Having self-doubt about your own ability at work or school isn’t a problem. It’s an unpleasant situation, and yes, it’s inconvenient to yourself and how you perceive yourself. It’s frustrating, and can absorb you and its consequences can be paralyzing. But it’s not a problem, it’s a symptom of a journey of learning.
Having self-doubt about your own ability at work or school isn’t a problem; it’s a symptom of a journey of learning.
The one and only situation in which having self-doubt is a problem is if your workplace thinks of your own journey of learning as a hindrance and mode of unproductivity. Again, I repeat: being in the middle of a learning phase and being unsure and unsatisfied with your state of incompetency is only a problem to those who are unsupportive and unsympathetic. For most people, these kinds of people surround them at work, surround them at the office, are their bosses, are their management who provides no form of mentorship, and their communities who have never been instilled with sympathy when it comes to learning.
So, You Have Self-Doubt
Place yourself in a community who isn’t satisfied with replying to self-doubt with just good intentions. Demand mentorship from your community. Demand mentorship and say, “My problem right now is that I’m not learning effectively enough and it makes me restless. Bring me people who know how to teach me.” Don’t bring let your community bring you people who stop after they say, “It gets better with time. It’s natural.”
Don’t forget about your basic techniques for gaining competency. When the idea of “self-doubt” gets placed outside the context of learning (as is done with Imposter Syndrome), people tend to forget to work on skills in small steps and continuously reflect.
And above all, care about the scales in which you and those around you define your success. If your employer responds to your own concerns about working confidently and happily by sending you to a conference that teaches that you just have Imposter Syndrome, reflect on whether that reaction truly supports what you need to get through your learning funk.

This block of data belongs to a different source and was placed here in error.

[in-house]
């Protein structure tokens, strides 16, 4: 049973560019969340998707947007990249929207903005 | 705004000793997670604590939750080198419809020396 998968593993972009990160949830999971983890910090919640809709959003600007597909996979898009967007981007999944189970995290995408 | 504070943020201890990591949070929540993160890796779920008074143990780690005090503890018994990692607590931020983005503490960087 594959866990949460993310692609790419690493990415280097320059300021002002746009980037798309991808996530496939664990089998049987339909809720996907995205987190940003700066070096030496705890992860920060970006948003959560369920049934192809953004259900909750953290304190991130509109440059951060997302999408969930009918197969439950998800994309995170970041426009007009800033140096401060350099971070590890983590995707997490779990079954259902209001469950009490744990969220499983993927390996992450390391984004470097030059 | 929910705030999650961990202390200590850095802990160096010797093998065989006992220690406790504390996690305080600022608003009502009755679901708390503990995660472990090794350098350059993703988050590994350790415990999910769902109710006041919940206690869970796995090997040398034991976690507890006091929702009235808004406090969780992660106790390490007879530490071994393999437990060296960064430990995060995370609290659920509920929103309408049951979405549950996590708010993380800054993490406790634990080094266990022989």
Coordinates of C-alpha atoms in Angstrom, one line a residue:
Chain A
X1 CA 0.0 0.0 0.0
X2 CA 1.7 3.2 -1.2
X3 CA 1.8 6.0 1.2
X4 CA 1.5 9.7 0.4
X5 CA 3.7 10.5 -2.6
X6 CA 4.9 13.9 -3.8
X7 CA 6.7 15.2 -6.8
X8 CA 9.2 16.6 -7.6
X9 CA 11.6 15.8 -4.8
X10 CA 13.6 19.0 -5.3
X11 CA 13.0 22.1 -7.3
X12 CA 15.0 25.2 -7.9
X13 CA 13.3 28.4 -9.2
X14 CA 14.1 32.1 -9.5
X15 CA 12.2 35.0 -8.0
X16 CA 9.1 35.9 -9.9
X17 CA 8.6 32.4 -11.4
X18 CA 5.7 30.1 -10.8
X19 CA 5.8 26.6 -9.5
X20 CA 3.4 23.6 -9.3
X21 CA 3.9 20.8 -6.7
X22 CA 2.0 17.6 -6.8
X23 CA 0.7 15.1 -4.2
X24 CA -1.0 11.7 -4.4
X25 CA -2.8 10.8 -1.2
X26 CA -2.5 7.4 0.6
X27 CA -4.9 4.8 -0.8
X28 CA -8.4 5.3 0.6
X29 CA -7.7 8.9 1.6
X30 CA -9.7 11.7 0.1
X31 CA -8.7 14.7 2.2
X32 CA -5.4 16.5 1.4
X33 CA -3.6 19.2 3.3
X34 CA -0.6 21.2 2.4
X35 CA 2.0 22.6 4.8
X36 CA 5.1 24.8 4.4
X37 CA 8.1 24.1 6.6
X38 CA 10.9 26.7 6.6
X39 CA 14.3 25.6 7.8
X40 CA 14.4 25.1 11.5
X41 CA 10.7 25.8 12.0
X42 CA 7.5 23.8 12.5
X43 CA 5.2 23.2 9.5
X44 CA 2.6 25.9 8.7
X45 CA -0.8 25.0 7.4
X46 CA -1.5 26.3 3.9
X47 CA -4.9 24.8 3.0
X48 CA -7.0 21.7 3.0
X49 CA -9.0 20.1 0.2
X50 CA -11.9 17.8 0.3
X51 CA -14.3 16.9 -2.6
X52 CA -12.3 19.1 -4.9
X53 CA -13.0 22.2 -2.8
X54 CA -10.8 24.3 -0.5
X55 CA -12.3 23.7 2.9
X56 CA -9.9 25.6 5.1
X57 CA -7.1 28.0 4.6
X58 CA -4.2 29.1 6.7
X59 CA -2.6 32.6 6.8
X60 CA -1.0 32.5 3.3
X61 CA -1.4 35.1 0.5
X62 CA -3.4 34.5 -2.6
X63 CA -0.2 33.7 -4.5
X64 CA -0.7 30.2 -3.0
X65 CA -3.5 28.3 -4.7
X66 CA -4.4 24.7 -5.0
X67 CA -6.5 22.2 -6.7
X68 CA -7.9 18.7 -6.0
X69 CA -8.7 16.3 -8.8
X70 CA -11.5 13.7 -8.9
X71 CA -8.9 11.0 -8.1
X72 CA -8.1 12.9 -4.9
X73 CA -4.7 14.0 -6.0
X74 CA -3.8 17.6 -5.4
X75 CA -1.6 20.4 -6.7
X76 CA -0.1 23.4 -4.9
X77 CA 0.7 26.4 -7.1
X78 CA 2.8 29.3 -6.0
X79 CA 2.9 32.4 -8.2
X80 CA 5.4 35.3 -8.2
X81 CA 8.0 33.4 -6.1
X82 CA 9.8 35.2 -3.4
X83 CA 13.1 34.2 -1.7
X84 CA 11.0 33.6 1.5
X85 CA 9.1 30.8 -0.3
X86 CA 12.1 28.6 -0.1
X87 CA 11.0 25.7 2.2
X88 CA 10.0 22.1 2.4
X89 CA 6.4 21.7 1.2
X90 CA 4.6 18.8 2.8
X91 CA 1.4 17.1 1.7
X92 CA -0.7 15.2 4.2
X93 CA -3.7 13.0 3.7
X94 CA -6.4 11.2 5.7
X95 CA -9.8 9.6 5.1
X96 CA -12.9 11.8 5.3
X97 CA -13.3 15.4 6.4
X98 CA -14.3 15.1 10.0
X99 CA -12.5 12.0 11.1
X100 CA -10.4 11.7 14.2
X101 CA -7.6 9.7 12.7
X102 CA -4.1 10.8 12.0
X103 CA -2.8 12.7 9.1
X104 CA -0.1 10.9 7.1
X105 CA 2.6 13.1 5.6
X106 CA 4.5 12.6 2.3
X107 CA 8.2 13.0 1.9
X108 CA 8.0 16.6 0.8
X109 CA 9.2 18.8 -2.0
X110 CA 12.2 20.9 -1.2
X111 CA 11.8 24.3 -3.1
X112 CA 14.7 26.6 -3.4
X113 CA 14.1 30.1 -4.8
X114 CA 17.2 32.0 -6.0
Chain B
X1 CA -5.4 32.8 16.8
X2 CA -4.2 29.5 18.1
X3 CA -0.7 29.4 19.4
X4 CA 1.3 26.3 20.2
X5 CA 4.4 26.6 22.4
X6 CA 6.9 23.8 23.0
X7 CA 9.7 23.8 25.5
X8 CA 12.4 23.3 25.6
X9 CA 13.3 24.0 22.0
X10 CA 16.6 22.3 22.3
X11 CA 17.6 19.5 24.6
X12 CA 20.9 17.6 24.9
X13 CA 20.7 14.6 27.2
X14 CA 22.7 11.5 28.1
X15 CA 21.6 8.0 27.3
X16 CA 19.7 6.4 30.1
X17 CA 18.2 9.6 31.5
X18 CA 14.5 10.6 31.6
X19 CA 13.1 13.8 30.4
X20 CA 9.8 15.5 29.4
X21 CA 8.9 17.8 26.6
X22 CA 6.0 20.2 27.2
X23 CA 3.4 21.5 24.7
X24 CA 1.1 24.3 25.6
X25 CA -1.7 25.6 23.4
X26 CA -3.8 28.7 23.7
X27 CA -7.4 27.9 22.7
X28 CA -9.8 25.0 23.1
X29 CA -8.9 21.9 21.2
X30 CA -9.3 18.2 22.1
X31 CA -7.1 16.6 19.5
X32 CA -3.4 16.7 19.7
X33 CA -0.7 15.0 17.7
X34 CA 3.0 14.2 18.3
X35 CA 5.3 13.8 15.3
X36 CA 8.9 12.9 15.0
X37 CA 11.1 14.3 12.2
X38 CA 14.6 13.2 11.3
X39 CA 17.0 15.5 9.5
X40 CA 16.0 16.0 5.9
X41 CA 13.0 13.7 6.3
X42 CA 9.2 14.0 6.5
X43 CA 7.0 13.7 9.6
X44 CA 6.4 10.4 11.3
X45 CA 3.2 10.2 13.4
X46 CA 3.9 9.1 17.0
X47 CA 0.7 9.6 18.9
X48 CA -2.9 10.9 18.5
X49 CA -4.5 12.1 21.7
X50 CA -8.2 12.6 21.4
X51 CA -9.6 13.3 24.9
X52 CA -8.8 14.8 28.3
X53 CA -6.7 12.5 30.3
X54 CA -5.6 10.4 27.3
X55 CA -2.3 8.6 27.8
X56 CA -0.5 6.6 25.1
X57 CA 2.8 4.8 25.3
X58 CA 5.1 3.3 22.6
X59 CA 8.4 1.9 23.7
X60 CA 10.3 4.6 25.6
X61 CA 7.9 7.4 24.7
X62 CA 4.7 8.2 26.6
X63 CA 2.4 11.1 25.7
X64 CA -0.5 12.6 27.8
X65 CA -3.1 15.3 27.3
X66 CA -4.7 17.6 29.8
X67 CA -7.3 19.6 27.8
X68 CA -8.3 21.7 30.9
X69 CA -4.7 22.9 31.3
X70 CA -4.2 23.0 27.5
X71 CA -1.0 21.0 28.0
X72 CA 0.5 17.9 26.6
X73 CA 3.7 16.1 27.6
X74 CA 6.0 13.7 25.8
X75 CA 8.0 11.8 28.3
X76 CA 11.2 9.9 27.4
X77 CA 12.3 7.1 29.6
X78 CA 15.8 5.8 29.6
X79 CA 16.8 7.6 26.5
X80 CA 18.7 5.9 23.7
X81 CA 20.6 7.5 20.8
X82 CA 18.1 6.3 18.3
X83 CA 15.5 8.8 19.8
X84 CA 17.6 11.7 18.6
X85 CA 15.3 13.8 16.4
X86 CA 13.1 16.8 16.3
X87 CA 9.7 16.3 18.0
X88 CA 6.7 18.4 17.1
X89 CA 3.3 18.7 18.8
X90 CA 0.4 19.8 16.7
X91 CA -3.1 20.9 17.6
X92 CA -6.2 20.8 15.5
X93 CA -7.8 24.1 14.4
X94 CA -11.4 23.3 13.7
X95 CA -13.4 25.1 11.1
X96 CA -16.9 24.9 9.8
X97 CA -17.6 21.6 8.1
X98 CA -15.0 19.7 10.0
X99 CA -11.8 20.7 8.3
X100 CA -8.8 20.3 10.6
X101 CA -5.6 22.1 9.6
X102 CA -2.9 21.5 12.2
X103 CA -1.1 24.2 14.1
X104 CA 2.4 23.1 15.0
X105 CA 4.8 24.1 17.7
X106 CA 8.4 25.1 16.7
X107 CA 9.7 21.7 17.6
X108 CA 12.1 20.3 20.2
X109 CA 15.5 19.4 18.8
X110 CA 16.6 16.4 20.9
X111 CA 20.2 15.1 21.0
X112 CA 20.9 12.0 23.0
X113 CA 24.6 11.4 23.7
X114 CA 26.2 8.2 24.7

What Kinds of Conversations To Have About Self-Doubt
What kinds of conversations about self-doubt should we have, then? And how should we talk about Imposter Syndrome? There are still a lot of questions about Imposter Syndrome to ask. Imposter Syndrome is named after its effect of leaving the individual “feeling like an imposter.” What are other ways to question why that person feels like an imposter? What are the cultural and historical reasons for why a person doubts their success in a certain position of work?
There are so many ways to dissect self-doubt. It’s unfortunate that there are only canned responses that come out of conversations around Imposter Syndrome at this point. Using Imposter Syndrome is no longer a meaningful conversation these days; it no longer asks any critical questions or gives any real answers.
Instead, I believe that all Imposter Syndrome does is glorify a horrible feeling of self-defeat mixed with dissatisfaction. When taught to the wrong audience, Imposter Syndrome just gives a proper name and an avenue for young people to amplify their terror with justification. Subsequently, Imposter Syndrome is rarely taught by empowering the individual with how to deal with such crippling “realities.”
Imposter Syndrome is rarely taught by empowering the individual with how to deal with such crippling “realities.”
Let’s not glorify Imposter Syndrome and make it a relatable, light-hearted thing that naturally occurs at the workplace. Let’s not enable a quiz that assesses Imposter Syndrome become somebody’s comforting placebo.
Maybe this is just my way of saying, please stop making conference talks about how you overcame Imposter Syndrome early in your career. Or if you do, let the content not be as simple as “courage” and “motivation,” but may it be deep and rich and full of resources and methods.
And when in doubt (haha), peep the Wikipedia article on Stereotype Threat. You should propose a talk to a conference about that. I’ll go and fly to it to watch it. You’ll kill it. Trust me.